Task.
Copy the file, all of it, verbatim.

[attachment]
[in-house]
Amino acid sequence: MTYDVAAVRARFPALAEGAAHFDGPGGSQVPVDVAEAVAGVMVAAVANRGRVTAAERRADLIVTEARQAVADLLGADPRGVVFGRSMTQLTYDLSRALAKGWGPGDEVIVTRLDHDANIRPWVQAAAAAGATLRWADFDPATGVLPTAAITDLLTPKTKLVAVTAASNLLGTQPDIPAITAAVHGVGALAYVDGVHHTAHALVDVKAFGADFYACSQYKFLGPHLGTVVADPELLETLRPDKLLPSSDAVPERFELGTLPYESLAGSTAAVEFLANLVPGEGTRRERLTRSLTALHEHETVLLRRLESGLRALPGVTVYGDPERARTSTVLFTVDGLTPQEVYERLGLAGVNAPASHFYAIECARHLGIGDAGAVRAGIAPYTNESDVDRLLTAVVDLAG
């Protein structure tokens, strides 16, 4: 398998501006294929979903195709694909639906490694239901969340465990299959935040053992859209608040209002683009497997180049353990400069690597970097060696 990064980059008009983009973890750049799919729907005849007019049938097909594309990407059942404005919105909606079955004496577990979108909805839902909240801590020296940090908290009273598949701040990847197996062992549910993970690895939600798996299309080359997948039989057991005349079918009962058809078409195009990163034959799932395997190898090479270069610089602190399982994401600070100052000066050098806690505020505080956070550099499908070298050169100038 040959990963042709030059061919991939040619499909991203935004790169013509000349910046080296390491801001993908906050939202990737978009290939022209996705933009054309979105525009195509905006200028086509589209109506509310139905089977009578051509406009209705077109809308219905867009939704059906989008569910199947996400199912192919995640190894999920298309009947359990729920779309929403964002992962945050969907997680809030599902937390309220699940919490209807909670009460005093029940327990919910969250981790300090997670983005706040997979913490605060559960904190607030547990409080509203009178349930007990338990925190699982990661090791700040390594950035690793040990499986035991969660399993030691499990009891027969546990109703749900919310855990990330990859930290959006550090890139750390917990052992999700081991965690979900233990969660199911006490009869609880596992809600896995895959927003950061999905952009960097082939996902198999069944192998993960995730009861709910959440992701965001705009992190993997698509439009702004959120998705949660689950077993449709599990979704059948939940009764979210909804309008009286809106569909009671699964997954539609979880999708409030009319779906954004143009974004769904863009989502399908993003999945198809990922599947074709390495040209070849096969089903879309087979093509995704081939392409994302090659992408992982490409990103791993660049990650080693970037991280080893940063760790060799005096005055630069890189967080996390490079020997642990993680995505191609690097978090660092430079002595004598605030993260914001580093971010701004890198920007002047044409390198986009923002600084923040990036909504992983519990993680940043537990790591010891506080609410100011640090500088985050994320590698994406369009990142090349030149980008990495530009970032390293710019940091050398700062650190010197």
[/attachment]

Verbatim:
[in-house]
Amino acid sequence: MTYDVAAVRARFPALAEGAAHFDGPGGSQVPVDVAEAVAGVMVAAVANRGRVTAAERRADLIVTEARQAVADLLGADPRGVVFGRSMTQLTYDLSRALAKGWGPGDEVIVTRLDHDANIRPWVQAAAAAGATLRWADFDPATGVLPTAAITDLLTPKTKLVAVTAASNLLGTQPDIPAITAAVHGVGALAYVDGVHHTAHALVDVKAFGADFYACSQYKFLGPHLGTVVADPELLETLRPDKLLPSSDAVPERFELGTLPYESLAGSTAAVEFLANLVPGEGTRRERLTRSLTALHEHETVLLRRLESGLRALPGVTVYGDPERARTSTVLFTVDGLTPQEVYERLGLAGVNAPASHFYAIECARHLGIGDAGAVRAGIAPYTNESDVDRLLTAVVDLAG
């Protein structure tokens, strides 16, 4: 398998501006294929979903195709694909639906490694239901969340465990299959935040053992859209608040209002683009497997180049353990400069690597970097060696 990064980059008009983009973890750049799919729907005849007019049938097909594309990407059942404005919105909606079955004496577990979108909805839902909240801590020296940090908290009273598949701040990847197996062992549910993970690895939600798996299309080359997948039989057991005349079918009962058809078409195009990163034959799932395997190898090479270069610089602190399982994401600070100052000066050098806690505020505080956070550099499908070298050169100038 040959990963042709030059061919991939040619499909991203935004790169013509000349910046080296390491801001993908906050939202990737978009290939022209996705933009054309979105525009195509905006200028086509589209109506509310139905089977009578051509406009209705077109809308219905867009939704059906989008569910199947996400199912192919995640190894999920298309009947359990729920779309929403964002992962945050969907997680809030599902937390309220699940919490209807909670009460005093029940327990919910969250981790300090997670983005706040997979913490605060559960904190607030547990409080509203009178349930007990338990925190699982990661090791700040390594950035690793040990499986035991969660399993030691499990009891027969546990109703749900919310855990990330990859930290959006550090890139750390917990052992999700081991965690979900233990969660199911006490009869609880596992809600896995895959927003950061999905952009960097082939996902198999069944192998993960995730009861709910959440992701965001705009992190993997698509439009702004959120998705949660689950077993449709599990979704059948939940009764979210909804309008009286809106569909009671699964997954539609979880999708409030009319779906954004143009974004769904863009989502399908993003999945198809990922599947074709390495040209070849096969089903879309087979093509995704081939392409994302090659992408992982490409990103791993660049990650080693970037991280080893940063760790060799005096005055630069890189967080996390490079020997642990993680995505191609690097978090660092430079002595004598605030993260914001580093971010701004890198920007002047044409390198986009923002600084923040990036909504992983519990993680940043537990790591010891506080609410100011640090500088985050994320590698994406369009990142090349030149980008990495530009970032390293710019940091050398700062650190010197």